Superintendent’s draft plan prioritizes students, schools most in need
Last Wednesday, Boston Public Schools (BPS) Superintendent Brenda Cassellius presented a draft five-year strategic plan to the Boston School Committee aimed at improving student experiences and outcomes; close opportunity gaps and increases instructional quality and rigor.
The plan includes making all East Boston elementary schools K-6 schools by next year
Cassellius said the draft strategic plan was developed and informed by the Superintendent’s community engagement tour that included stops in East Boston. Over the last several months the Superintendent visited every school and met with more than 2,000 parents, students, educators, community members and organizations to understand their expectations for high-quality schools in every neighborhood.
“All of our students deserve the opportunity to have an excellent, equitable education, but unfortunately this hasn’t been the reality for all of our students. Our good intentions need to be bolstered with a bold, cohesive plan of action,” said Superintendent Cassellius. “This plan provides the roadmap for a dramatic shift in the way we serve students and schools, and the budget we’ll present in February will show our commitment to fund and operationalize the plan.”
Cassellius recently announced that all of Eastie elementary schools will go from K-5 schools to K-6 schools beginning next school year.
The Samuel Adams Elementary, Manassah E. Bradley Elementary, Curtis Guild Elementary, Patrick J. Kennedy Elementary, Hugh R. O’Donnell Elementary and James Otis Elementary Schools will all be affected by the change. The Mario Umana Academy and Donald McKay will not be affected by the change and will remain k-8 schools.
Cassellius said the change will come one year earlier than previously scheduled as part of an update to the BuildBPS educational and facilities master plan for the district. One of the major goals of BuildBPS is to minimize the number of times students have to transition to different schools. BPS is adopting a preferred grade configuration model of K-6 and 7-12 in many district schools. The district previously announced it is phasing out the six remaining middle schools that serve only Grades 6-8 amid declining enrollment, academic performance, and program sustainability.
“We believe in a Boston where every single student has access to high-quality schools to reach their full potential,” said Mayor Martin Walsh. “I am confident that Superintendent Cassellius’s draft strategic plan, which is supported by our recent $100 million commitment to students, will create more opportunity, remove inequities, and create a stronger foundation for our students to succeed.”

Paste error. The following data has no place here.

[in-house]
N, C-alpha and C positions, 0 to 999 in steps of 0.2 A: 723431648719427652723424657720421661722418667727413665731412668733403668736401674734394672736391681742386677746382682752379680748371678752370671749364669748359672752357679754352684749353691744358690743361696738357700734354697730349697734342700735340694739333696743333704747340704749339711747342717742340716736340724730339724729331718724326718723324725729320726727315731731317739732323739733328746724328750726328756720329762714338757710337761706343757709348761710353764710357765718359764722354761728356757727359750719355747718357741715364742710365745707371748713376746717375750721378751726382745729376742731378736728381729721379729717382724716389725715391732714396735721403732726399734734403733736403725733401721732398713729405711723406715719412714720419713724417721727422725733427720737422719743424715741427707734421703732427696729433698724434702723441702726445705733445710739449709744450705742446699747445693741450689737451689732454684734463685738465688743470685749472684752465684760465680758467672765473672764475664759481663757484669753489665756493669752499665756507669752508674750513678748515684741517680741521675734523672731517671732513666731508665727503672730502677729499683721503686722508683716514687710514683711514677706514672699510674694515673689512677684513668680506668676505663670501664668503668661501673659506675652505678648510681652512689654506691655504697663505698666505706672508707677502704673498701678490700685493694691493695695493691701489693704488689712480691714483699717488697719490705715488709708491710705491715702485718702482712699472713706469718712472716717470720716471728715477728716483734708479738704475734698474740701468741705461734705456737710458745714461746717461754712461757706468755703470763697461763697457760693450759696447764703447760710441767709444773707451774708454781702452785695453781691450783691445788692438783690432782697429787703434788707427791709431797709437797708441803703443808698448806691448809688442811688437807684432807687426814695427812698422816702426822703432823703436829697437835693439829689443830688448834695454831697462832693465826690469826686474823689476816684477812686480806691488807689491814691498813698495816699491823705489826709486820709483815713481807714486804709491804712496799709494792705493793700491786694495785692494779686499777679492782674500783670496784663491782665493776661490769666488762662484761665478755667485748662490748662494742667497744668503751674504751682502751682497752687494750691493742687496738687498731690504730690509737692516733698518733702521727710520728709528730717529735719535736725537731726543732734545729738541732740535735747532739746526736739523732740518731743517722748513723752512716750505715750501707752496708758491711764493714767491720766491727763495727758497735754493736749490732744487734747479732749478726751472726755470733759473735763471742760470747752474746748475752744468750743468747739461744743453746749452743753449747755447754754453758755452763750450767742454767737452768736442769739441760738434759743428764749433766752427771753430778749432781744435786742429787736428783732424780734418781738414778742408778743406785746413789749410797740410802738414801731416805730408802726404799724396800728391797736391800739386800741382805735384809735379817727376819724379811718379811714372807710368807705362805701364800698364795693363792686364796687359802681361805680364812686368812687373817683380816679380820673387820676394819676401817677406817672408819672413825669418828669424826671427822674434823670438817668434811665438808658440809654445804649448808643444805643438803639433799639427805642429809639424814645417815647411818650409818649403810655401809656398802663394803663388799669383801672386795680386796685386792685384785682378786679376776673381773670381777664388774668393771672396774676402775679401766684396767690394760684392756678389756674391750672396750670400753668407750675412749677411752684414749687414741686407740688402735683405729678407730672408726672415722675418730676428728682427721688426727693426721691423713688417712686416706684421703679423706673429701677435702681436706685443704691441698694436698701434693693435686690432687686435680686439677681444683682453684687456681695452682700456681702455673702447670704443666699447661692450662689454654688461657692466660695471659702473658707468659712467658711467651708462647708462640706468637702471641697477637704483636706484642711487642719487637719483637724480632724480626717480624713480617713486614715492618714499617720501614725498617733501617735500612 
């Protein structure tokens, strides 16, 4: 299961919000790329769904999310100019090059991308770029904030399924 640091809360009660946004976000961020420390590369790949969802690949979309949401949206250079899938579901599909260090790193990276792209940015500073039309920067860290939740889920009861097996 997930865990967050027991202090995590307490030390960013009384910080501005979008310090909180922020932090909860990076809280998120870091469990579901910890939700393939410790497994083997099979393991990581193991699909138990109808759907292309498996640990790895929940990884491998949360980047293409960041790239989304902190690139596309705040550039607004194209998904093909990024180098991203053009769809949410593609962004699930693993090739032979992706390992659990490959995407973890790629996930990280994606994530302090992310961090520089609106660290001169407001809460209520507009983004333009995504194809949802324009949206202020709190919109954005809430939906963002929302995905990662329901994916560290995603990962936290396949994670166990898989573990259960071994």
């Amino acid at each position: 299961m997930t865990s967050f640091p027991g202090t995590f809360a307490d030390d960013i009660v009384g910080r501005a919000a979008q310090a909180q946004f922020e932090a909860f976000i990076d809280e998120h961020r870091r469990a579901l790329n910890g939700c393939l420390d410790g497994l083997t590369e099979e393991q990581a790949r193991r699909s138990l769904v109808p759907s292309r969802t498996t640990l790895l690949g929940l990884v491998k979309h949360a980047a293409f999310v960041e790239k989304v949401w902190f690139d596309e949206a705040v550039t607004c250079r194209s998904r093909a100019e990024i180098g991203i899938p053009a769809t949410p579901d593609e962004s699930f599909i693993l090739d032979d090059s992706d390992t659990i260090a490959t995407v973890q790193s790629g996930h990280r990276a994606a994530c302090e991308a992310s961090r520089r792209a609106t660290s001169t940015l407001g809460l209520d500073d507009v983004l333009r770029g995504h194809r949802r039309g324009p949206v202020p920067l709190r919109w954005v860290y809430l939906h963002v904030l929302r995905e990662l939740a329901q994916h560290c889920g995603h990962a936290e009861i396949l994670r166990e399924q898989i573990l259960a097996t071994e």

Cassellius will present the district’s proposed budget to the School Committee on February 5. The next phase of this process includes continued community engagement through a 30-day public comment period that began on Thursday, January 16 and will last until February 14. Community members can review and comment on the strategic plan at bostonpublicschools.org/strategic plan or attend an in-person review of the plan during a public meeting in Eastie scheduled for Thursday, January 30 at East Boston Library, 365 Bremen St.
“The Boston School Committee is committed to creating opportunity and access to a high-quality education for every child across Boston,” said Boston School Committee Chairperson Michael Loconto. “With the Mayor’s unprecedented commitment to provide an additional $100 million in funding over costs in the next three years, this strategic plan will shape how BPS will support our students, close opportunity gaps, and improve student achievement. The Committee looks forward to continuing to collaborate with the community to move this critical work forward.”
Other highlights of the plan are five commitments that include (1) Eliminate Opportunity and Achievement Gaps, (2) Accelerate Learning, (3) Amplify All Voices, (4) Expand Opportunity, and (5) Cultivate Trust. Each commitment is tied to a set of priorities and progress will be measured by clear and measurable goals. The plan aspires to lift up and support schools, starting with those most in need, increase academic rigor in all grades across all schools, improve funding equity in the way resources are distributed, and provide deeper engagement with students and families.